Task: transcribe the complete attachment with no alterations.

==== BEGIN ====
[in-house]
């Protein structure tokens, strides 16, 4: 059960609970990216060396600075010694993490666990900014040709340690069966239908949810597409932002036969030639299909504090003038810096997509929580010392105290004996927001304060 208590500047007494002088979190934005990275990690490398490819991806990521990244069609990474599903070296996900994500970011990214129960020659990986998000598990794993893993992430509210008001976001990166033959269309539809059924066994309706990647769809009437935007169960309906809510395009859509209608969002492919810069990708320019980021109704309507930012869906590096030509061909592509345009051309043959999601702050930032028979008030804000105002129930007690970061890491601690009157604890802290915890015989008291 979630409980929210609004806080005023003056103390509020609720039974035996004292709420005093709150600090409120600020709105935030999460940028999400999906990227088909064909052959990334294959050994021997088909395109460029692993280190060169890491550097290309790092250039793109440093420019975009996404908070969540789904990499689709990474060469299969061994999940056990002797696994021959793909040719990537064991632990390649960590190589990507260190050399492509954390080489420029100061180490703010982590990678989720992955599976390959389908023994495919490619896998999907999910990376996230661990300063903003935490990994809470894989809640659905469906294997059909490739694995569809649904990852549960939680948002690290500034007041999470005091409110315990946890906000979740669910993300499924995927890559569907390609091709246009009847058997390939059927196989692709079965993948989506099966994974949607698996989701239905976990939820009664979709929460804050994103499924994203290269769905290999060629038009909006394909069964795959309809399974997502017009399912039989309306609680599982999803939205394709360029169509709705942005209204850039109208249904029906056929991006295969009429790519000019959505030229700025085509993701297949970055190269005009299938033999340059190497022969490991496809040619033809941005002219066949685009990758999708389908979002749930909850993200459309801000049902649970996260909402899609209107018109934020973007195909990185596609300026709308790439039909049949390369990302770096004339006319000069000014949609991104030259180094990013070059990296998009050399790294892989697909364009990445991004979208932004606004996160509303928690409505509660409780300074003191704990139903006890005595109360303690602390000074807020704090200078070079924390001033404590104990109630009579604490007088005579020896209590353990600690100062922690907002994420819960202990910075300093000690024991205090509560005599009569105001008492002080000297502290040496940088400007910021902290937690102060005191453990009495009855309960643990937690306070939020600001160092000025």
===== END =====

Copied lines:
[in-house]
């Protein structure tokens, strides 16, 4: 059960609970990216060396600075010694993490666990900014040709340690069966239908949810597409932002036969030639299909504090003038810096997509929580010392105290004996927001304060 208590500047007494002088979190934005990275990690490398490819991806990521990244069609990474599903070296996900994500970011990214129960020659990986998000598990794993893993992430509210008001976001990166033959269309539809059924066994309706990647769809009437935007169960309906809510395009859509209608969002492919810069990708320019980021109704309507930012869906590096030509061909592509345009051309043959999601702050930032028979008030804000105002129930007690970061890491601690009157604890802290915890015989008291 979630409980929210609004806080005023003056103390509020609720039974035996004292709420005093709150600090409120600020709105935030999460940028999400999906990227088909064909052959990334294959050994021997088909395109460029692993280190060169890491550097290309790092250039793109440093420019975009996404908070969540789904990499689709990474060469299969061994999940056990002797696994021959793909040719990537064991632990390649960590190589990507260190050399492509954390080489420029100061180490703010982590990678989720992955599976390959389908023994495919490619896998999907999910990376996230661990300063903003935490990994809470894989809640659905469906294997059909490739694995569809649904990852549960939680948002690290500034007041999470005091409110315990946890906000979740669910993300499924995927890559569907390609091709246009009847058997390939059927196989692709079965993948989506099966994974949607698996989701239905976990939820009664979709929460804050994103499924994203290269769905290999060629038009909006394909069964795959309809399974997502017009399912039989309306609680599982999803939205394709360029169509709705942005209204850039109208249904029906056929991006295969009429790519000019959505030229700025085509993701297949970055190269005009299938033999340059190497022969490991496809040619033809941005002219066949685009990758999708389908979002749930909850993200459309801000049902649970996260909402899609209107018109934020973007195909990185596609300026709308790439039909049949390369990302770096004339006319000069000014949609991104030259180094990013070059990296998009050399790294892989697909364009990445991004979208932004606004996160509303928690409505509660409780300074003191704990139903006890005595109360303690602390000074807020704090200078070079924390001033404590104990109630009579604490007088005579020896209590353990600690100062922690907002994420819960202990910075300093000690024991205090509560005599009569105001008492002080000297502290040496940088400007910021902290937690102060005191453990009495009855309960643990937690306070939020600001160092000025």